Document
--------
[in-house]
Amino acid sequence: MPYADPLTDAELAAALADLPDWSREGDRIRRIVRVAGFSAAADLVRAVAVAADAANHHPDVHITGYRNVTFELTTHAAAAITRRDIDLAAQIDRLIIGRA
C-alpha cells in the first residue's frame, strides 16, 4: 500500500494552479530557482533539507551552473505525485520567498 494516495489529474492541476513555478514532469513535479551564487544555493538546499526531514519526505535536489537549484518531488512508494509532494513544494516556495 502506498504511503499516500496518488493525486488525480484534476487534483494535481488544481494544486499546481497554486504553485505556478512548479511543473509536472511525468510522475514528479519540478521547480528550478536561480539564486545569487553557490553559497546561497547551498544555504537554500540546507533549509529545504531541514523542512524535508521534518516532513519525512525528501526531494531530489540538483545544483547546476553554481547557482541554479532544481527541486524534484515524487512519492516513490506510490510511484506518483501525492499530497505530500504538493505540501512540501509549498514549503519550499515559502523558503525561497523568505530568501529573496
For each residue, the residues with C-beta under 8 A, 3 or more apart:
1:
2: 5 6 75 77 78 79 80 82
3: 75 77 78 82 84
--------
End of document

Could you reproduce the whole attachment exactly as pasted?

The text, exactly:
[in-house]
Amino acid sequence: MPYADPLTDAELAAALADLPDWSREGDRIRRIVRVAGFSAAADLVRAVAVAADAANHHPDVHITGYRNVTFELTTHAAAAITRRDIDLAAQIDRLIIGRA
C-alpha cells in the first residue's frame, strides 16, 4: 500500500494552479530557482533539507551552473505525485520567498 494516495489529474492541476513555478514532469513535479551564487544555493538546499526531514519526505535536489537549484518531488512508494509532494513544494516556495 502506498504511503499516500496518488493525486488525480484534476487534483494535481488544481494544486499546481497554486504553485505556478512548479511543473509536472511525468510522475514528479519540478521547480528550478536561480539564486545569487553557490553559497546561497547551498544555504537554500540546507533549509529545504531541514523542512524535508521534518516532513519525512525528501526531494531530489540538483545544483547546476553554481547557482541554479532544481527541486524534484515524487512519492516513490506510490510511484506518483501525492499530497505530500504538493505540501512540501509549498514549503519550499515559502523558503525561497523568505530568501529573496
For each residue, the residues with C-beta under 8 A, 3 or more apart:
1:
2: 5 6 75 77 78 79 80 82
3: 75 77 78 82 84